DEFINITION OF INFORMATION LITERACY
The following text is taken directly from "Information Literacy Competency Standards for Higher Education" published by the Association of College and Research Libraries (ACRL) in 2000. To view this document in its entirety, click here.
Information literacy is a set of abilities requiring individuals to "recognize when information is needed and have the ability to locate, evaluate, and use effectively the needed information." (1) Information literacy also is increasingly important in the contemporary environment of rapid technological change and proliferating information resources. Because of the escalating complexity of this environment, individuals are faced with diverse, abundant information choices--in their academic studies, in the workplace, and in their personal lives. Information is available through libraries, community resources, special interest organizations, media, and the Internet--and increasingly, information comes to individuals in unfiltered formats, raising questions about its authenticity, validity, and reliability. In addition, information is available through multiple media, including graphical, aural, and textual, and these pose new challenges for individuals in evaluating and understanding it. The uncertain quality and expanding quantity of information pose large challenges for society. The sheer abundance of information will not in itself create a more informed citizenry without a complementary cluster of abilities necessary to use information effectively.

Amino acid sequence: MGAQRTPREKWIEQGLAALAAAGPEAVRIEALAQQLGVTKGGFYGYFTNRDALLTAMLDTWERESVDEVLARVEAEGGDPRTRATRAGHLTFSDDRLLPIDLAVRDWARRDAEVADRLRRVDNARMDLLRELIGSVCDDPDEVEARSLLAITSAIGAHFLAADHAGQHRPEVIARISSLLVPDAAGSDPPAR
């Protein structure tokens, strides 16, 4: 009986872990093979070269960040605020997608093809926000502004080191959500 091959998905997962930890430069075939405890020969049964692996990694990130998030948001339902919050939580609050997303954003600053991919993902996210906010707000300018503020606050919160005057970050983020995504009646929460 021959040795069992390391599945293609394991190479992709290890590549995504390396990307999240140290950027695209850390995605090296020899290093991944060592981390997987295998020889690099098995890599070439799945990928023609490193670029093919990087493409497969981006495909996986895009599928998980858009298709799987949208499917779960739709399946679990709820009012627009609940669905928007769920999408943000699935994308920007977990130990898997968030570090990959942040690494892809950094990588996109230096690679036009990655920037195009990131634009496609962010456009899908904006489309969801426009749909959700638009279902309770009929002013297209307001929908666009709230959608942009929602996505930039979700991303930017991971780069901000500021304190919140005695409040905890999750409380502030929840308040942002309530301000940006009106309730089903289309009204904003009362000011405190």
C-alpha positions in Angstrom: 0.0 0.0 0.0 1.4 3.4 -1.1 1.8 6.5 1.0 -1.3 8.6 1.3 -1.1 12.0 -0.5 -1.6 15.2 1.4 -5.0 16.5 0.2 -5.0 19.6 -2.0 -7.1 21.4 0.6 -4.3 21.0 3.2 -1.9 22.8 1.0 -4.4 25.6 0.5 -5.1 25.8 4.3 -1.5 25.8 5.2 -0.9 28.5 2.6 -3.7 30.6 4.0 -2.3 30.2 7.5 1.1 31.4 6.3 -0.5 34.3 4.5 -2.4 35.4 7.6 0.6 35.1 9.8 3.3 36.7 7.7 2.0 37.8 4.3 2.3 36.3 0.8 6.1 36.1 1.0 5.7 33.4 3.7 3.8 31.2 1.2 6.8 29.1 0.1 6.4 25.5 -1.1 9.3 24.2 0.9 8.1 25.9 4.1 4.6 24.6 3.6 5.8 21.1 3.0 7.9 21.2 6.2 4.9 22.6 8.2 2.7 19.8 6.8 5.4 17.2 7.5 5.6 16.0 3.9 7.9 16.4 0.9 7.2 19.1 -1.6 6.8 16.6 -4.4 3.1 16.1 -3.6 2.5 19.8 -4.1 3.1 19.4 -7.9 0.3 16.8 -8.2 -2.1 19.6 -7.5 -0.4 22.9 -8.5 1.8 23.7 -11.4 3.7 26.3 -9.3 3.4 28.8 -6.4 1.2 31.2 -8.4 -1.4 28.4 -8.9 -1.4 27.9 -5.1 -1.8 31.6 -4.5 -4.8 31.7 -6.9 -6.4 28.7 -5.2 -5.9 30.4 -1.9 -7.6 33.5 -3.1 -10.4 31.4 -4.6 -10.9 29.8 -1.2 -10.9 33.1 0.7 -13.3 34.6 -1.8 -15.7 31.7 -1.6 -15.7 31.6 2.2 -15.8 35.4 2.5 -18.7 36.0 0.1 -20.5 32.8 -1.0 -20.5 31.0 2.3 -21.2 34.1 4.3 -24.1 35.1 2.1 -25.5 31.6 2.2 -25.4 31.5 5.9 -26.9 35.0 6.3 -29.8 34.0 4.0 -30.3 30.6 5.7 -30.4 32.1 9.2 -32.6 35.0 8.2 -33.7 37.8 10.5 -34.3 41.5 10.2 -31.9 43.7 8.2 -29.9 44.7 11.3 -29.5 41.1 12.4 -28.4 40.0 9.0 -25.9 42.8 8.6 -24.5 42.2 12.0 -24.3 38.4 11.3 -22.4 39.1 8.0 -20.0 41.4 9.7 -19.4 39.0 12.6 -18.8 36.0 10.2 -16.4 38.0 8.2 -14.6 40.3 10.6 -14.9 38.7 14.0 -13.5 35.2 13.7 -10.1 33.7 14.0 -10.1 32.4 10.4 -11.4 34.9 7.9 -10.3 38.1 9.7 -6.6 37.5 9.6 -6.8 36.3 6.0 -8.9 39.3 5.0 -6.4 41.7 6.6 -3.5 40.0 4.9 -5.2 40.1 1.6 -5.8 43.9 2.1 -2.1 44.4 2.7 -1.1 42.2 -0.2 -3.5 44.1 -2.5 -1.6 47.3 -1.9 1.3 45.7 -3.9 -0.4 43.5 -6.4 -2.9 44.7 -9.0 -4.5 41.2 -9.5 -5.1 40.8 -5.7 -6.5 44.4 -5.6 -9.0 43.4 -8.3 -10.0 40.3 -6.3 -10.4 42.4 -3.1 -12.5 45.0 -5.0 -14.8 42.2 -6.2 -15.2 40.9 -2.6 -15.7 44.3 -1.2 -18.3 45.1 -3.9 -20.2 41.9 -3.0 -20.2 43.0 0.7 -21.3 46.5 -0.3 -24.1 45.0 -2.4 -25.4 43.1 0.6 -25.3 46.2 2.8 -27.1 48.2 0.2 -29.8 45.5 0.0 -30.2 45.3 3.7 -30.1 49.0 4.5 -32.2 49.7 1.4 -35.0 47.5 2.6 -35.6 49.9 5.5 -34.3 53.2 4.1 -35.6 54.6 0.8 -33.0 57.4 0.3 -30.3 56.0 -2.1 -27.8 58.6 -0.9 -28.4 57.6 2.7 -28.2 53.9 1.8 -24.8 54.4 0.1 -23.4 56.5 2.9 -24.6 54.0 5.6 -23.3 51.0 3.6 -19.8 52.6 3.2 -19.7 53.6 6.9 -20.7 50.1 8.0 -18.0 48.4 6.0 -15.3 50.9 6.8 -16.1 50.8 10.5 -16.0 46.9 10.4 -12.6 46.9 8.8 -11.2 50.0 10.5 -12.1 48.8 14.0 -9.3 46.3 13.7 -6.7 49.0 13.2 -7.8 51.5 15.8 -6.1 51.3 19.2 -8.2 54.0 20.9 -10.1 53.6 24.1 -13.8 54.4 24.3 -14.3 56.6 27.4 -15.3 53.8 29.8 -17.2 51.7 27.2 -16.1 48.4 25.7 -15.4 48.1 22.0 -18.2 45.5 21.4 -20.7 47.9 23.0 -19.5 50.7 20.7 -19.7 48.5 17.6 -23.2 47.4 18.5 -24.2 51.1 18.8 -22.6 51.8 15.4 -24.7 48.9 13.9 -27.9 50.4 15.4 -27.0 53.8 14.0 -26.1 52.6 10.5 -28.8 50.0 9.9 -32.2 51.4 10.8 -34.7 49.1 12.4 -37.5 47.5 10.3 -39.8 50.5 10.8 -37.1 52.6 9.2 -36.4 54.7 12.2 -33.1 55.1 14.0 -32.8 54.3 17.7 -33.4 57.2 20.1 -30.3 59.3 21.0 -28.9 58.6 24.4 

Information literacy forms the basis for lifelong learning. It is common to all disciplines, to all learning environments, and to all levels of education. It enables learners to master content and extend their investigations, become more self-directed, and assume greater control over their own learning. An information literate individual is able to:
- Determine the extent of information needed
- Access the needed information effectively and efficiently
- Evaluate information and its sources critically
- Incorporate selected information into one’s knowledge base
- Use information effectively to accomplish a specific purpose
- Understand the economic, legal, and social issues surrounding the use of information, and access and use information ethically and legally
1. American Library Association. Presidential Committee on Information Literacy. Final Report. (Chicago: American Library Association, 1989.)